Malaria accounts for 7% of all child deaths globally. In the Asia-Pacific region, there were 30 million cases of malaria in 2010 and 42,000 deaths. Malaria’s impact on the health and future wellbeing of the region’s children is huge. It’s cost to development…massive.
Given this, I was grateful, if skeptical, when I got the invitation from the Australian government and AusAID to attend the Malaria 2012 Conference. But this meeting turned into one of those rare occasions when I was both thrilled with the amazingly thorough preparation and very frank discussions, and also inspired by the experts and energized by the fact that we actually made potentially huge progress.
The conference brought together government Ministers, donors, business leaders, NGOs and civil society, all of whom worked hard to make the outcomes of the meeting concrete and not theoretical. This is critical because we have documented cases in Asia of malaria becoming resistant to the world’s most effective treatment – Artemisinin . This is potentially disastrous for the people of the region and the resistance could spread beyond Asia threatening the progress that has been made in reducing the death toll from this disease. Currently, cases of Artemisinin-resistant malaria have been found in Myanmar, Thailand, Cambodia and Viet Nam.
|A mother caring for her child sick with malaria outside Port Moresby, PNG©UNICEF/PAPA2006-00022/|
So what can be done and what did this gathering accomplish? Well, for one, we got clear agreement between health experts and governments that reducing malaria by 75% by 2015 can only be achieved if there is transparent and accountable political commitment. To promote this, governments have agreed to establish the Asia-Pacific Leaders Malaria Alliance to drive and report on progress and promote accountability at all levels. The Alliance will also help push action across sectors such as housing, education, agriculture, and environment, and will actively work with the private sector and communities. A good start!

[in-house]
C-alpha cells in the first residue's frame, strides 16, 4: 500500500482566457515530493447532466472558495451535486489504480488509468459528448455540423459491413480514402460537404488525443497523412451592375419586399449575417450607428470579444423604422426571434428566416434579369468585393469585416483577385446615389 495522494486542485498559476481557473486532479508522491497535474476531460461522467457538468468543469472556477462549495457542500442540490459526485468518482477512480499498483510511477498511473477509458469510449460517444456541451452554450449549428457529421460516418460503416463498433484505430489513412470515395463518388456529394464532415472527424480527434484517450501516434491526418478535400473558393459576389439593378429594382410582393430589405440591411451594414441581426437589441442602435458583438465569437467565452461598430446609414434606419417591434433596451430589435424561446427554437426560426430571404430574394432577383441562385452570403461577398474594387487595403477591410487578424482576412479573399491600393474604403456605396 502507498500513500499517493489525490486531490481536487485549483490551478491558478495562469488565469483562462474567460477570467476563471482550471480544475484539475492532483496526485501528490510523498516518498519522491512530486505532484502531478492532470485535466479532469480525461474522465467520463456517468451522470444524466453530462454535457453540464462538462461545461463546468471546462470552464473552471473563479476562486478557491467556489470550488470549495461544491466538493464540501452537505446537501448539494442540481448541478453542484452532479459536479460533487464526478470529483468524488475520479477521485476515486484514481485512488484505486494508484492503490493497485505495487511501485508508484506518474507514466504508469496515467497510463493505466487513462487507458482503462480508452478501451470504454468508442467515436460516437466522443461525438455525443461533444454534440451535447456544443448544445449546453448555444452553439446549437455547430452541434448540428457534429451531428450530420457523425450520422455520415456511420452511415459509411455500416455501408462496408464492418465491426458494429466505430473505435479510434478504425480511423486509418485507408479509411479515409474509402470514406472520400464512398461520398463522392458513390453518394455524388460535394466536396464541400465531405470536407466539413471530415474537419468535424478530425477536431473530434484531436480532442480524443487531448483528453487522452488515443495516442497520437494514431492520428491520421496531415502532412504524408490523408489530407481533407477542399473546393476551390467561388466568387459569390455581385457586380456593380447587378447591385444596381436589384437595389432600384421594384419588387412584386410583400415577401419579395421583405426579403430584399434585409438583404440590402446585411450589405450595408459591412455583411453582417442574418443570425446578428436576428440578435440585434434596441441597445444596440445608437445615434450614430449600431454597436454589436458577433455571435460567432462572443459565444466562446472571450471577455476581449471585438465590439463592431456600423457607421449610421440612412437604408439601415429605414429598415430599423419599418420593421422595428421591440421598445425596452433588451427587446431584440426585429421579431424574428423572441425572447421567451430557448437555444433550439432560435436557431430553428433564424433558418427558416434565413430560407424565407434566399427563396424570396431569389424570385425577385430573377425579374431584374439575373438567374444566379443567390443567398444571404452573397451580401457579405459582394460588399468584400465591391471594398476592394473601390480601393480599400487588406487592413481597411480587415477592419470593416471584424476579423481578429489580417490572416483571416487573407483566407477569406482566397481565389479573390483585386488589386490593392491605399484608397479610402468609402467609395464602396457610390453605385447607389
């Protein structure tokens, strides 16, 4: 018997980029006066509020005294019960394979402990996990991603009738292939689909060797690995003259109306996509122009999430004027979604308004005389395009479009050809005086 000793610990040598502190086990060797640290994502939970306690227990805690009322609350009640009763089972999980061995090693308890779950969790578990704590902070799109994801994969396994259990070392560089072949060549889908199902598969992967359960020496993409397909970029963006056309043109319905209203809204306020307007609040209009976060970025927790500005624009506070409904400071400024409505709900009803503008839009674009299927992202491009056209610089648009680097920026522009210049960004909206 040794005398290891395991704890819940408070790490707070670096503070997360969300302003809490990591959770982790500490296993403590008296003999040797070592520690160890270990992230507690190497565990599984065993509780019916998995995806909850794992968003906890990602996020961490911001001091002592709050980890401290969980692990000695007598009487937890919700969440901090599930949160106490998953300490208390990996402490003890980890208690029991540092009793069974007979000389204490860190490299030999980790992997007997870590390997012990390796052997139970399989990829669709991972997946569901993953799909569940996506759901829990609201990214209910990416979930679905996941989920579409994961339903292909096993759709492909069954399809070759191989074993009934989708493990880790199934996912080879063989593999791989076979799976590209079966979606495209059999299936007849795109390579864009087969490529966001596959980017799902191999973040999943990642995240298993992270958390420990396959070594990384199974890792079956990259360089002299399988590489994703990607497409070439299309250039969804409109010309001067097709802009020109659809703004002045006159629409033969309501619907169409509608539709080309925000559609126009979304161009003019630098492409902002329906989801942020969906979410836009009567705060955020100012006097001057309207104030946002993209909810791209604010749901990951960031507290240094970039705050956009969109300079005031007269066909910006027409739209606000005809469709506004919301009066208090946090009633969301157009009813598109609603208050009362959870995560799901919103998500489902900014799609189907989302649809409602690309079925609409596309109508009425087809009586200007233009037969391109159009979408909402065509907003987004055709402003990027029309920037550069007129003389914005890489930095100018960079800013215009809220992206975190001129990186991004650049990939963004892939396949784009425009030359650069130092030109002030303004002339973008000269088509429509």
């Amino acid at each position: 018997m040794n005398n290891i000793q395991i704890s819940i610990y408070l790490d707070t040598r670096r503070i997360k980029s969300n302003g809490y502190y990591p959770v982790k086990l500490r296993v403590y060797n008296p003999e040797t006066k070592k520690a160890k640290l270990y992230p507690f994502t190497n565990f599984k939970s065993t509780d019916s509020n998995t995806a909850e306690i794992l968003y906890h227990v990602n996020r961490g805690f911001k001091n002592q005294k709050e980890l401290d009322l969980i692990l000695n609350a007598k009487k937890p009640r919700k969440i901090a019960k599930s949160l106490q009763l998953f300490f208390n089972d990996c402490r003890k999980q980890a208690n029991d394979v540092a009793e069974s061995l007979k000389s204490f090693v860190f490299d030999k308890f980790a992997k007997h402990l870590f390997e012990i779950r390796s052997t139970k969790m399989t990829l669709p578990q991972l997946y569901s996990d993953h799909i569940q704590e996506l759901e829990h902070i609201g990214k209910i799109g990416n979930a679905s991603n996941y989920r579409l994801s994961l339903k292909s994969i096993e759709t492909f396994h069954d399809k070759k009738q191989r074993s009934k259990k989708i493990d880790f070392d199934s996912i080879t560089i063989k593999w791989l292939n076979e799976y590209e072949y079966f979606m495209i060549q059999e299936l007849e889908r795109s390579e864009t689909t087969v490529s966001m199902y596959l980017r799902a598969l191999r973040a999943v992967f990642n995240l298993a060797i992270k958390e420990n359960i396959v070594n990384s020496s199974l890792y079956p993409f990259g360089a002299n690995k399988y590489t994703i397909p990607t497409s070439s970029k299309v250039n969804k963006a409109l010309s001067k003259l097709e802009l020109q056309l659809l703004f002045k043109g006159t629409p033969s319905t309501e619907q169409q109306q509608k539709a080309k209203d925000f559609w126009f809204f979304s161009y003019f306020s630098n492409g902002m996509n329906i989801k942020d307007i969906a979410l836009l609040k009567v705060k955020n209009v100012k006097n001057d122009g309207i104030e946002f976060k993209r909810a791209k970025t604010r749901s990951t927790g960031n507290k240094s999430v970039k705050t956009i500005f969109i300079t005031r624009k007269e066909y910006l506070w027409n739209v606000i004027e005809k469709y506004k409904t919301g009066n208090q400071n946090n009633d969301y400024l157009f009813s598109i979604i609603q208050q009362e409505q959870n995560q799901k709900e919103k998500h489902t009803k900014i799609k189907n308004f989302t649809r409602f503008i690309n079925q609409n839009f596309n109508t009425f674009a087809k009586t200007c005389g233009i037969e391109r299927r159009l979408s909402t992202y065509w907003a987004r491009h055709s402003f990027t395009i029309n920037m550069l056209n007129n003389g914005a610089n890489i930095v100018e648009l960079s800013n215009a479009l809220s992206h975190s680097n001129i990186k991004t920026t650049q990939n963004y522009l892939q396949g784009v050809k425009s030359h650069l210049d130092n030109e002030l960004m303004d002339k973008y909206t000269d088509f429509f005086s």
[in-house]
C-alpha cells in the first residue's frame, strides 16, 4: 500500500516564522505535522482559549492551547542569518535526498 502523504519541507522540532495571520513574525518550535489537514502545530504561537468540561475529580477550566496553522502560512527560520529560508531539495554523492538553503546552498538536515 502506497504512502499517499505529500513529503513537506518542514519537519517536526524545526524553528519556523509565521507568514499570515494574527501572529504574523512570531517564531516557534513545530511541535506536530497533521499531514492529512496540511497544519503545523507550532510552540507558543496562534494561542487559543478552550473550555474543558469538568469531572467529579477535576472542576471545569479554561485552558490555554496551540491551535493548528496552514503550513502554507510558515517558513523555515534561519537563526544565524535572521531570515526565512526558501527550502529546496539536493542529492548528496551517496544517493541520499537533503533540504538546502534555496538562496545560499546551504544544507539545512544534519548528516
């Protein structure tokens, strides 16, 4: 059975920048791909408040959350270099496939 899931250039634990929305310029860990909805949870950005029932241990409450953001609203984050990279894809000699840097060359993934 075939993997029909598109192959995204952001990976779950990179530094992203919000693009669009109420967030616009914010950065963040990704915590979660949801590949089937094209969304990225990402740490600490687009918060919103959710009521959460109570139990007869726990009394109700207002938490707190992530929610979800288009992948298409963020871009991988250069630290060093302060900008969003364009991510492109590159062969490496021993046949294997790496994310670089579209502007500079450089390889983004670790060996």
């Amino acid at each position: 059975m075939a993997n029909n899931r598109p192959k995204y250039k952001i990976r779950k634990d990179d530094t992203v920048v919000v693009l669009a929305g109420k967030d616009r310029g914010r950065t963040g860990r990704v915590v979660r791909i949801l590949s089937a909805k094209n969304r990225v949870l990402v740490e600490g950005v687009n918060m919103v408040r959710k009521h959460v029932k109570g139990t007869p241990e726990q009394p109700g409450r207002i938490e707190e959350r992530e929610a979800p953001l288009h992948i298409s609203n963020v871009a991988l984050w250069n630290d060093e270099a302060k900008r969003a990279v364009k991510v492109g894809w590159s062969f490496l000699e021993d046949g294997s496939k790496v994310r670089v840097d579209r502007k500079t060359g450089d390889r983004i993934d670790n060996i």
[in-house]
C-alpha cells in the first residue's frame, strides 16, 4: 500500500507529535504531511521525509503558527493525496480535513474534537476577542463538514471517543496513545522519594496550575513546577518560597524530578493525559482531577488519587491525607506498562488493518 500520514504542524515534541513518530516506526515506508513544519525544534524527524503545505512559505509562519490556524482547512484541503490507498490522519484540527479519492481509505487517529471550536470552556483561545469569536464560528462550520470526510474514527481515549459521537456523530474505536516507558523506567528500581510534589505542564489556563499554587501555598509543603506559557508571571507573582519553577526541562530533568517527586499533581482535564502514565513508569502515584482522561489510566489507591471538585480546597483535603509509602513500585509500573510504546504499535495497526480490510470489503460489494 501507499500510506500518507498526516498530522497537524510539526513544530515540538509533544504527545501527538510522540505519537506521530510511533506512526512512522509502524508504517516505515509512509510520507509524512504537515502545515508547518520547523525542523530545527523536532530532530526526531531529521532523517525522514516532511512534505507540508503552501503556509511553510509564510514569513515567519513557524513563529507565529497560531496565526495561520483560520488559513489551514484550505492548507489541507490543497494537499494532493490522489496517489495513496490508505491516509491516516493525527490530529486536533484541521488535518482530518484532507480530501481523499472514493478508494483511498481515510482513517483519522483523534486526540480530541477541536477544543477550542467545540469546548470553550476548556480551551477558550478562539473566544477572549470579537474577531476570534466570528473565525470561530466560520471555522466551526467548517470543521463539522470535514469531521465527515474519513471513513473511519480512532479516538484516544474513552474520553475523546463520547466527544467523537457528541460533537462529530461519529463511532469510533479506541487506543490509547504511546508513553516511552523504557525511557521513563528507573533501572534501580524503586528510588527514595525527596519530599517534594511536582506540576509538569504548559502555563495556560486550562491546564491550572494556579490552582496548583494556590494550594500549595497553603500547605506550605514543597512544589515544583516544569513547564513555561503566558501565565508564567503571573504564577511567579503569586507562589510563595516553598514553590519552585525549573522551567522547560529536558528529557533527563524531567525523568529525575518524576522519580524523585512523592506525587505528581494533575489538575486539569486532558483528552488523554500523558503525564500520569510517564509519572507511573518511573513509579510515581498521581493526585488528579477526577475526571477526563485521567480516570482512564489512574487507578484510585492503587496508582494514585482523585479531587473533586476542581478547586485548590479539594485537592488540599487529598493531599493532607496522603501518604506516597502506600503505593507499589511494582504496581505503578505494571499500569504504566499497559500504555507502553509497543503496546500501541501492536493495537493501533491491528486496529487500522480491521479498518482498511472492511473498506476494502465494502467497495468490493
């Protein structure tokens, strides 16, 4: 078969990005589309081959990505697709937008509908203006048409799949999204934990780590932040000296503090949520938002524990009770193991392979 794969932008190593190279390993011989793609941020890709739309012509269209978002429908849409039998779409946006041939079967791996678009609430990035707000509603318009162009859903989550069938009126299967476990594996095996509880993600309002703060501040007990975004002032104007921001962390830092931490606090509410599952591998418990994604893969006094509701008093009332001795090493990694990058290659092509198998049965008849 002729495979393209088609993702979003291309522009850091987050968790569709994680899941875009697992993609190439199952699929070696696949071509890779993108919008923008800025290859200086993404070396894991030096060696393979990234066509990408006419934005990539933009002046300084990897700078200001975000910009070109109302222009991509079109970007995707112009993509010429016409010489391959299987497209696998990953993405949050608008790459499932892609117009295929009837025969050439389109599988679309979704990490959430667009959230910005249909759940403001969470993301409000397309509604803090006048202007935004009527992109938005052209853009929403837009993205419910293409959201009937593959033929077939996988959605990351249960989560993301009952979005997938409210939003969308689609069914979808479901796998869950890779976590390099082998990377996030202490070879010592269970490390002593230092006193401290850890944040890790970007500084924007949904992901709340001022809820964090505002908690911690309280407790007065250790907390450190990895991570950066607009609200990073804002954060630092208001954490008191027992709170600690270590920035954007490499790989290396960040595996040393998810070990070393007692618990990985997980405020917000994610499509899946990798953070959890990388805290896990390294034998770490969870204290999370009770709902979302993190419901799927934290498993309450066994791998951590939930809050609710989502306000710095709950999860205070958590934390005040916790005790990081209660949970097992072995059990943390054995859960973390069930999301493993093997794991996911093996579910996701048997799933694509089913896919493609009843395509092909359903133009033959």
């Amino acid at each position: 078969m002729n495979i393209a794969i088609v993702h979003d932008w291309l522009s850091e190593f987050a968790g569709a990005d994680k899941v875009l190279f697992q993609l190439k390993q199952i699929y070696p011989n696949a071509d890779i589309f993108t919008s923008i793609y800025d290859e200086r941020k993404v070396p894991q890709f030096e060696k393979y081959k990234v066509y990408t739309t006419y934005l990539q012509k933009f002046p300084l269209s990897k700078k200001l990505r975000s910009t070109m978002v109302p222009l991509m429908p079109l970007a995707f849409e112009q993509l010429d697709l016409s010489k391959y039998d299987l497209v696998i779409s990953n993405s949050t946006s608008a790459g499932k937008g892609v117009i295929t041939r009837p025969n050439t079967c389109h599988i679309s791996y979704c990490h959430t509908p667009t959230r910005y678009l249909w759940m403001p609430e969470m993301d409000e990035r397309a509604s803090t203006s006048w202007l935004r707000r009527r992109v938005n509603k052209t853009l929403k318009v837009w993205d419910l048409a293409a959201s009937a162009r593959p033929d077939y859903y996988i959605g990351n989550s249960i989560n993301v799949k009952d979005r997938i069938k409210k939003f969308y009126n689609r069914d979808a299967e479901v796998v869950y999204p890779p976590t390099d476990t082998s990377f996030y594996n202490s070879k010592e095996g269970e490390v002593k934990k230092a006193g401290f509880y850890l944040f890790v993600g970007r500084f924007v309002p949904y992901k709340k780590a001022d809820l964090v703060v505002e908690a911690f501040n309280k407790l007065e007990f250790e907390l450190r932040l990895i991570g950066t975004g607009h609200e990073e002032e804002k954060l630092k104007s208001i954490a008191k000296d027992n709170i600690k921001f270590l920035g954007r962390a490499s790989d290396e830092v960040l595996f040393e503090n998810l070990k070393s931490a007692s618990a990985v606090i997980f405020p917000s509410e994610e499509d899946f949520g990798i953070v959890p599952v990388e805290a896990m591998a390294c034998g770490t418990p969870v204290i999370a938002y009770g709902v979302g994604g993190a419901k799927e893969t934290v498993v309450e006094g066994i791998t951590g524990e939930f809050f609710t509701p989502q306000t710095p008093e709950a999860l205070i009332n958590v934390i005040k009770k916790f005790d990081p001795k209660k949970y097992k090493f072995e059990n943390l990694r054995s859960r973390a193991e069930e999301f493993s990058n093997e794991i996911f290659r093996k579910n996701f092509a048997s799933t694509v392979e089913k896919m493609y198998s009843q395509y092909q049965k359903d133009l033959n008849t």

It was also clear that there is a substantial funding gap for fighting malaria. Having AusAID host the meeting and bring many other international donors was essential. It resulted in agreement to have the technical and funding partners at the conference take on the job of identifying financial shortfalls and commodity gaps for meeting the agreed targets, and to develop a strategic plan to address the gaps, including options for sustainable financing mechanisms, both global and regional.
There was also agreement that we can’t fight malaria, especially in the face of Artemisinin-resistance, without helping countries in the region to strengthen their health systems. Malaria is more and more concentrated among the poor and those in rural areas without easy access to health services, inequity in health services leads to inequity in susceptibility to malaria. The constant specter of malaria cases is actually evidence of poor development, and while bednets and sprays are critical, without strong responsive health systems, the battle against malaria cannot be won. Strong health systems that prevent malaria mean that there are fewer cases that need treatment and thus treatment can be better quality and more equitably accessed.
While all of this may sound like the same old political commitment generated by many global conferences, I left feeling that there is enough political will, donor commitment, and agreement on what has to happen next for us to beat back malaria. I left Sydney feeling very confident this meeting in Oz will lead to real benefits for children in Asia and the Pacific – not just in lives saved, but in securing better health care and more sustainable development.
So….from a beautiful, malaria-free, country, a real commitment and practical actions for the Asia-Pacific!